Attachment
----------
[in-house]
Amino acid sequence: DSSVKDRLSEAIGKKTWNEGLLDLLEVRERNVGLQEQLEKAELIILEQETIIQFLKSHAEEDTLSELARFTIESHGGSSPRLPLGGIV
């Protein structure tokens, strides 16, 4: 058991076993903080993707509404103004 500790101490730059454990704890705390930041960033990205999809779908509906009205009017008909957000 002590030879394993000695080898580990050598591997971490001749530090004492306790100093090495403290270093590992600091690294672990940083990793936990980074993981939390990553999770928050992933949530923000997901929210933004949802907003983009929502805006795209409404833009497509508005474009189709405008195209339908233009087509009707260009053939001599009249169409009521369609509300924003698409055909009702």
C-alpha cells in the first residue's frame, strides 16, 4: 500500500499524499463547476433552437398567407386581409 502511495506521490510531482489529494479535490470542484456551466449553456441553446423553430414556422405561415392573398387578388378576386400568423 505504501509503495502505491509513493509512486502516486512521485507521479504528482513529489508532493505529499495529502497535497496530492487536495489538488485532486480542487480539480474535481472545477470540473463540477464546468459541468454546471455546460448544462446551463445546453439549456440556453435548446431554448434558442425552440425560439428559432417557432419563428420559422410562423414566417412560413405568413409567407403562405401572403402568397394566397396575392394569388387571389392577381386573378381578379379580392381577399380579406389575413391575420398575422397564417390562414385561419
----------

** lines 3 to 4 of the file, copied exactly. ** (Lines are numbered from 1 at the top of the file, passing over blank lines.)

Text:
């Protein structure tokens, strides 16, 4: 058991076993903080993707509404103004 500790101490730059454990704890705390930041960033990205999809779908509906009205009017008909957000 002590030879394993000695080898580990050598591997971490001749530090004492306790100093090495403290270093590992600091690294672990940083990793936990980074993981939390990553999770928050992933949530923000997901929210933004949802907003983009929502805006795209409404833009497509508005474009189709405008195209339908233009087509009707260009053939001599009249169409009521369609509300924003698409055909009702």
C-alpha cells in the first residue's frame, strides 16, 4: 500500500499524499463547476433552437398567407386581409 502511495506521490510531482489529494479535490470542484456551466449553456441553446423553430414556422405561415392573398387578388378576386400568423 505504501509503495502505491509513493509512486502516486512521485507521479504528482513529489508532493505529499495529502497535497496530492487536495489538488485532486480542487480539480474535481472545477470540473463540477464546468459541468454546471455546460448544462446551463445546453439549456440556453435548446431554448434558442425552440425560439428559432417557432419563428420559422410562423414566417412560413405568413409567407403562405401572403402568397394566397396575392394569388387571389392577381386573378381578379379580392381577399380579406389575413391575420398575422397564417390562414385561419